Black Folks In Illinois Shouldn’t Flirt With COVID-19 By ‘Tipping’ Their Masks

Post-Racial America

Effective today, Illinois residents over the age of two are required to wear a face mask in public when they can't keep six feet away from other people. Customers are expected to wear masks at all times inside stores. This is consistent with CDC guidelines. We're all for efforts to help slow the spread of COVID-19, but we've also discussed how some black folks are nervous about police assuming they're criminals if they wear a mask. However, the local group Village of a Thousand Elders has a solution. In coordination with some Illinois police departments, the group is launching the “Tip Your Mask" initiative.

The initiative asks that people entering a store or building lower their masks slightly so that business owners can see their face. You're supposed to wash your hands afterward, but you've already touched your mask and probably your whole face with your grubby fingers. This is somehow all worth it to convince the guy selling you a hot dog that you're not going to stick him up.

Reverend Wonder Harris, founder of the Village of a Thousand Elders, claims that actual criminals wouldn't tip their masks because they'd risk getting caught on camera. Apparently, the tip of your nose and some of your upper lip can help conclusively identify perps.


Masks required in Illinois starting May 1 www.youtube.com

Harris suggests that everyone “tip their mask" because crime “comes in all colors." Kumbaya! Reverend Donald William Johnson confirms that the goal is for black people not to freak out white other people.

JOHNSON: We really want to eliminate and dilute and stop any sort of confrontation. So if I tip my mask, then persons know I'm not out to do anything wrong. Because that's the typical thing people think of with a mask.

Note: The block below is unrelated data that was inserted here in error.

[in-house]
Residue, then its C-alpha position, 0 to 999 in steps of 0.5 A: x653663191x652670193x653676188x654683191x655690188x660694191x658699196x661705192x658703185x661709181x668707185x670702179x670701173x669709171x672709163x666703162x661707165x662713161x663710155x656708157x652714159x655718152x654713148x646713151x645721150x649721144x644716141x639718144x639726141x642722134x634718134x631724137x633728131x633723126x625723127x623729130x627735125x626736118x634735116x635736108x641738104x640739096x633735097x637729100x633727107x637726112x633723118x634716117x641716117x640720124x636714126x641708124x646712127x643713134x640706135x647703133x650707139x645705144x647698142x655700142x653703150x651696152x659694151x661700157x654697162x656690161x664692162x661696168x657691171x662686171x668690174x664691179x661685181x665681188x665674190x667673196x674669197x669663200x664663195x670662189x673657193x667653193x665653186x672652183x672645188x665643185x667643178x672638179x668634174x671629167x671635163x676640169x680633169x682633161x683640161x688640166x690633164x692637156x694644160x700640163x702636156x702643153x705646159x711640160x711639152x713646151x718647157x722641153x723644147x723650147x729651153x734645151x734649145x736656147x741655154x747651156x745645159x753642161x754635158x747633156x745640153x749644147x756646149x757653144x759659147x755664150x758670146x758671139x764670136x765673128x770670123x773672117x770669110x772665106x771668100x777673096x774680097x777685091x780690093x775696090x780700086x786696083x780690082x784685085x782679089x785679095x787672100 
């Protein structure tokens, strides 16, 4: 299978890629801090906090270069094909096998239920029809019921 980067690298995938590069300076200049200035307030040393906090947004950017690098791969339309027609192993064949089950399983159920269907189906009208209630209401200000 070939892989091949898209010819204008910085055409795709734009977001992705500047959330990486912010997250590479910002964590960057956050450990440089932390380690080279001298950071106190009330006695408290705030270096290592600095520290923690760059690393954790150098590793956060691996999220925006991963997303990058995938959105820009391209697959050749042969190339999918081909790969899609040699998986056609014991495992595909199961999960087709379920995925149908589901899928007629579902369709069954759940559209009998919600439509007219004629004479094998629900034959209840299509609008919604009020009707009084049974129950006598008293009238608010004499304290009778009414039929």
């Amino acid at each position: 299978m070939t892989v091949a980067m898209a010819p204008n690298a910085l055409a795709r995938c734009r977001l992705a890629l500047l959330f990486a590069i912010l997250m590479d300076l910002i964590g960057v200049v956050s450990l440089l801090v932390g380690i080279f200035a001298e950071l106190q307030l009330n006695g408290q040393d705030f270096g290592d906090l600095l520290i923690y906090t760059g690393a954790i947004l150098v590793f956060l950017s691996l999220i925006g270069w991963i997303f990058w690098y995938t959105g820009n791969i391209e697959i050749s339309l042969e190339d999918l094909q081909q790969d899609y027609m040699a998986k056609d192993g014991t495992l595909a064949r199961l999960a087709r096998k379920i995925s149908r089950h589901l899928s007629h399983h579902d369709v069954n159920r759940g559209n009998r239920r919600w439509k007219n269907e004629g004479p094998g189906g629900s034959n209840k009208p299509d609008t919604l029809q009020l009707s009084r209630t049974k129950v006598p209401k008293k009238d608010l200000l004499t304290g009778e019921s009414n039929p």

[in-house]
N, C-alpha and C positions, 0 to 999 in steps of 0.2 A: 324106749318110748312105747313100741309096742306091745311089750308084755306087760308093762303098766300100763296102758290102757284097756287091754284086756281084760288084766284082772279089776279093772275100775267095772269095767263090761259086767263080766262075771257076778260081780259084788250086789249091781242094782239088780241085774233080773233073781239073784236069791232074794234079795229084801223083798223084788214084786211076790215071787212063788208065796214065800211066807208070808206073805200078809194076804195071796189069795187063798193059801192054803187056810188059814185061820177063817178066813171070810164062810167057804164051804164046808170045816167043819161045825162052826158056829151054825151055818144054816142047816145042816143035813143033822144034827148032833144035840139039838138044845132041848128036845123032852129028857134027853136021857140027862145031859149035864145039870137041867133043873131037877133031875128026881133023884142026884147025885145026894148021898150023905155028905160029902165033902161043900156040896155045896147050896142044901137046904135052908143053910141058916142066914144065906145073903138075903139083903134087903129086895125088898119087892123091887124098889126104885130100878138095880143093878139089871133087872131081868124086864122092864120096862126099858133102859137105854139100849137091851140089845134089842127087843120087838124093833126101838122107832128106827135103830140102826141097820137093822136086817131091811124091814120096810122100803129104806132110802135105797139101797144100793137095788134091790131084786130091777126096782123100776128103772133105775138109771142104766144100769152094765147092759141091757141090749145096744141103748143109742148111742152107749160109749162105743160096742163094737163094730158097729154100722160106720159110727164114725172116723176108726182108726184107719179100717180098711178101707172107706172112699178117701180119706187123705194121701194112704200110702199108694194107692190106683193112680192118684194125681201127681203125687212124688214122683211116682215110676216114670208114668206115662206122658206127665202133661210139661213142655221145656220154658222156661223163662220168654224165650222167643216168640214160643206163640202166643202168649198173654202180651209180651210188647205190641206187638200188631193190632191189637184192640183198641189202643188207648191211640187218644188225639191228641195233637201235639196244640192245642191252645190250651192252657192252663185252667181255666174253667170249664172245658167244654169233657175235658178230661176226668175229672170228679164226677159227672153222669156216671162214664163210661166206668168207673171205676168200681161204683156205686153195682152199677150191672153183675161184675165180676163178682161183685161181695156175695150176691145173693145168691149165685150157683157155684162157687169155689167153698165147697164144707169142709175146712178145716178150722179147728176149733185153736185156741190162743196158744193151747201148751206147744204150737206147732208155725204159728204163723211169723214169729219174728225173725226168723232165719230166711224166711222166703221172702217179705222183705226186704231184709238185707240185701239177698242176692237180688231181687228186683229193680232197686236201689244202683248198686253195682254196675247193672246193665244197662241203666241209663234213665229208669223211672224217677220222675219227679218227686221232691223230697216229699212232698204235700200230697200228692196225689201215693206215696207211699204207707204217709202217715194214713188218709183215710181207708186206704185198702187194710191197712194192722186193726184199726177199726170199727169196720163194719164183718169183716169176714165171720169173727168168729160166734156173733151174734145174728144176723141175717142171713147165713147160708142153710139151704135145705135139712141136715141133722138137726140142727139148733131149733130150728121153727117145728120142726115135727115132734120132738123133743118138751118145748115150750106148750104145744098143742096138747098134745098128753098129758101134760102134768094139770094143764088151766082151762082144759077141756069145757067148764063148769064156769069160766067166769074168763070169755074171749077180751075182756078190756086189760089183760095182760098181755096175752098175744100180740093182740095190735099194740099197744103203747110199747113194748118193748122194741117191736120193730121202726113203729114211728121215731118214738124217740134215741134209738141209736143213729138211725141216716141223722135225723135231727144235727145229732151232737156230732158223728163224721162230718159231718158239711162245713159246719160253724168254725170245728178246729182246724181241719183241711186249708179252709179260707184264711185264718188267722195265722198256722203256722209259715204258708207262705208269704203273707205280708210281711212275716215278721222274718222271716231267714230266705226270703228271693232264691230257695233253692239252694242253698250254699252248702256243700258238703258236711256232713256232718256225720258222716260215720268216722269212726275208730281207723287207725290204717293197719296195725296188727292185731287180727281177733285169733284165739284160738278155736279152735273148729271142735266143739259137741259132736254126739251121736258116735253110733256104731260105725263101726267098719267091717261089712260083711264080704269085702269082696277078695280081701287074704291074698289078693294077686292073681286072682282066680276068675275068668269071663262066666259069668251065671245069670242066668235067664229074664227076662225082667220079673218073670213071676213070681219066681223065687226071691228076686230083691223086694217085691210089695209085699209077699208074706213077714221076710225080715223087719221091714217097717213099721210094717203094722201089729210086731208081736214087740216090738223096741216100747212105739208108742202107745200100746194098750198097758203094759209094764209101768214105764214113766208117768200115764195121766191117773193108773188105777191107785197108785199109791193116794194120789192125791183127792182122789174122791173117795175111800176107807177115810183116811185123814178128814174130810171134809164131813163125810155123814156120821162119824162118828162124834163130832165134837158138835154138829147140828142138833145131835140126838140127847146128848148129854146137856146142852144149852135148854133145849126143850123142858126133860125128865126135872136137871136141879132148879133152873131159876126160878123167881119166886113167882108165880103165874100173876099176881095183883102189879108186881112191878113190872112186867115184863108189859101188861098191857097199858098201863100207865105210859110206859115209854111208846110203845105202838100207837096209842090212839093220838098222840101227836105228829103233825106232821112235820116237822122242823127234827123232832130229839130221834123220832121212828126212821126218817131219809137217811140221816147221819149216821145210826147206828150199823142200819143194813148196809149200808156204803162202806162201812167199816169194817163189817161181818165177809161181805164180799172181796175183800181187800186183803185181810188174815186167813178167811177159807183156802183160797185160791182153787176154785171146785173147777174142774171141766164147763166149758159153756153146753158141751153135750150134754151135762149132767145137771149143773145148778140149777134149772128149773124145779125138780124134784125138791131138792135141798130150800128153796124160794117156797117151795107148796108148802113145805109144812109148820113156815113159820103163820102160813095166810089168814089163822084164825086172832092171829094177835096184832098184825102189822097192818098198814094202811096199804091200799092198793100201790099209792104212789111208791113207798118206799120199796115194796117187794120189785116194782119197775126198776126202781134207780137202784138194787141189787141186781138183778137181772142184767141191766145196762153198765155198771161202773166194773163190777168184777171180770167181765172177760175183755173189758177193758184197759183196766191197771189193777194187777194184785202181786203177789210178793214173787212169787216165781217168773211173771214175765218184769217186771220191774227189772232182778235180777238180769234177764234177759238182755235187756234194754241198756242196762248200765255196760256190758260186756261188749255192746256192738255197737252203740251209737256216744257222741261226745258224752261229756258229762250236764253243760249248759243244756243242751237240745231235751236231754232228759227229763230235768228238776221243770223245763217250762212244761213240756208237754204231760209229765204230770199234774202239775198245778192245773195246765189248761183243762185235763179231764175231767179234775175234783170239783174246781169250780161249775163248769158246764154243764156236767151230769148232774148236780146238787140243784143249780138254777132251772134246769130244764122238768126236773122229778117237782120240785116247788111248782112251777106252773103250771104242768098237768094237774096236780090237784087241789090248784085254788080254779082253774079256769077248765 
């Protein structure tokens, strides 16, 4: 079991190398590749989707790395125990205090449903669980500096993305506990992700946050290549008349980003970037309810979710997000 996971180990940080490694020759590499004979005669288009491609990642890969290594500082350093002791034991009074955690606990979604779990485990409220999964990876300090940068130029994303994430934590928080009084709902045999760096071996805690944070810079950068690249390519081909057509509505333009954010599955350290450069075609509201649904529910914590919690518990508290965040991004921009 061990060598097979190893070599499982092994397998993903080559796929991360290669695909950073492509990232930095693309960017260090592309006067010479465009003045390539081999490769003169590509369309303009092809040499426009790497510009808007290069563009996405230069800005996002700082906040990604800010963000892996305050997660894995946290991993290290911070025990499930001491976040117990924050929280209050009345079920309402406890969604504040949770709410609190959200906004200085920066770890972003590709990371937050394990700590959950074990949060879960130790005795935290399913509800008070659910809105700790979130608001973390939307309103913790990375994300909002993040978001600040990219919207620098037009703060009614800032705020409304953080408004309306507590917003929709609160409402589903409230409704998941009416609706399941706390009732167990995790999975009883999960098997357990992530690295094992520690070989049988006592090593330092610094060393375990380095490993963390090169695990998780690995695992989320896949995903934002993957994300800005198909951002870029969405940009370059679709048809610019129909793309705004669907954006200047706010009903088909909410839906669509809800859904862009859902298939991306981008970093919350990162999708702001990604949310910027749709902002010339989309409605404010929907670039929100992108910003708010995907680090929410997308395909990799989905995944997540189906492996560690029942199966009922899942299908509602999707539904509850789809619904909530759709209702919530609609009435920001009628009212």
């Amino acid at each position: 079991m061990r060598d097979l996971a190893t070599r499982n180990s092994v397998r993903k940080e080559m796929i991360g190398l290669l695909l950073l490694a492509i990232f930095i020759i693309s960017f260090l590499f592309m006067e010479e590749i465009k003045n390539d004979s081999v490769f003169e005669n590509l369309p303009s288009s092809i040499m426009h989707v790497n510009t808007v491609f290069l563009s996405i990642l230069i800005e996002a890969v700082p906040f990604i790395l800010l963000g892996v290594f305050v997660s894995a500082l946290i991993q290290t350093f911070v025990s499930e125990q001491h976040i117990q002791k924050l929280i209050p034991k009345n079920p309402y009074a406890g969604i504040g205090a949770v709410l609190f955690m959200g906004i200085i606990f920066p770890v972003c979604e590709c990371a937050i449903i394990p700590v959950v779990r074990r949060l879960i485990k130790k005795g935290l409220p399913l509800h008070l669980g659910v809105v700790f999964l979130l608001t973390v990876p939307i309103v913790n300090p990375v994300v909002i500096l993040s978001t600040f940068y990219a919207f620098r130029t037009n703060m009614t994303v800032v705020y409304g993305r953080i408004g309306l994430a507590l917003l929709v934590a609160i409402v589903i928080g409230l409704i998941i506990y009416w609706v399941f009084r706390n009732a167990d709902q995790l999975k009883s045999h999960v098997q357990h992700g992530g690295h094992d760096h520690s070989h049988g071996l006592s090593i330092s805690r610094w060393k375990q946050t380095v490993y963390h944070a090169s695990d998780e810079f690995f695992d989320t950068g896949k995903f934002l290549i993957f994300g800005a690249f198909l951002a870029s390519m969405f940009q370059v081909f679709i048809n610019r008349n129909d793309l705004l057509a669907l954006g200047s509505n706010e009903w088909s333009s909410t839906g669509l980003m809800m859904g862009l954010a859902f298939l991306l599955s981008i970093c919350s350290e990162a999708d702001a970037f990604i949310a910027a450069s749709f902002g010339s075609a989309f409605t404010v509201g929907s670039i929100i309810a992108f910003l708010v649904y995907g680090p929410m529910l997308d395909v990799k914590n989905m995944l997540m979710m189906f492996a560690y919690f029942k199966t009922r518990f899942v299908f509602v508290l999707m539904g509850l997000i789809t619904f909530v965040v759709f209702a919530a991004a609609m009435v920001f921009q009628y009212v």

Maybe now, during a global pandemic, the “typical thing" people should assume when they see someone with a mask is that they're trying not to spread or catch an infectious disease. Masks are no longer what you wear to rob a stagecoach. Even when everyone's allowed to freely leave the house again, we'll probably still wear masks for a while. You might not see someone's face fully exposed until after the second date.

I'll be waiting. youtu.be

The Village of a Thousand Elders is one of those “personal responsibility" groups that believe with enough training and practice, black people can avoid getting shot because their hand looked like a gun with fingers. No matter what the Village of a Thousand Elders might say, this whole initiative is about making black people in masks seem less scary, but everyone, especially the police, should understand that COVID-19 is even scarier. Kamala Harris asked last month that federal law enforcement agencies provide anti-bias training and guidance to the police, and we'll always prefer that to enabling racial bias.

According to the Chicago Sun Times, 42 percent of Illinois's coronavirus deaths are black residents, who account for just 15 percent of the state's population. There are 52,918 confirmed cases in the state, and 36,512 of them are in Cook County, which is 26 percent Hispanic and 23 percent black. Similar to what's happening in Michigan, rural, conservative areas are frustrated over Gov. J.B. Pritzer's COVID-19 regulations, which they perceive as “motivated by Chicago's efforts to control the spread." Chicago is, believe it or not, still part of Illinois.

Black people in Illinois need to focus on their health, and CDC guidelines don't say anything about “tipping the mask." The police and business owners might just have to learn to trust us.

[Chicago Tribune / KWQC]

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Stephen Robinson

Stephen Robinson is a writer and social kibbitzer based in Portland, Oregon. He's on the board of the Portland Playhouse theater and writes for the immersive theater Cafe Nordo in Seattle. Tickets are on sale now for his latest Nordo collaboration, "Curiouser and Curiouser," an adaptation of "Alice's Adventures in Wonderland" and "Through the Looking Glass." It promises to feel like an actual evening with SER (for good or for ill).

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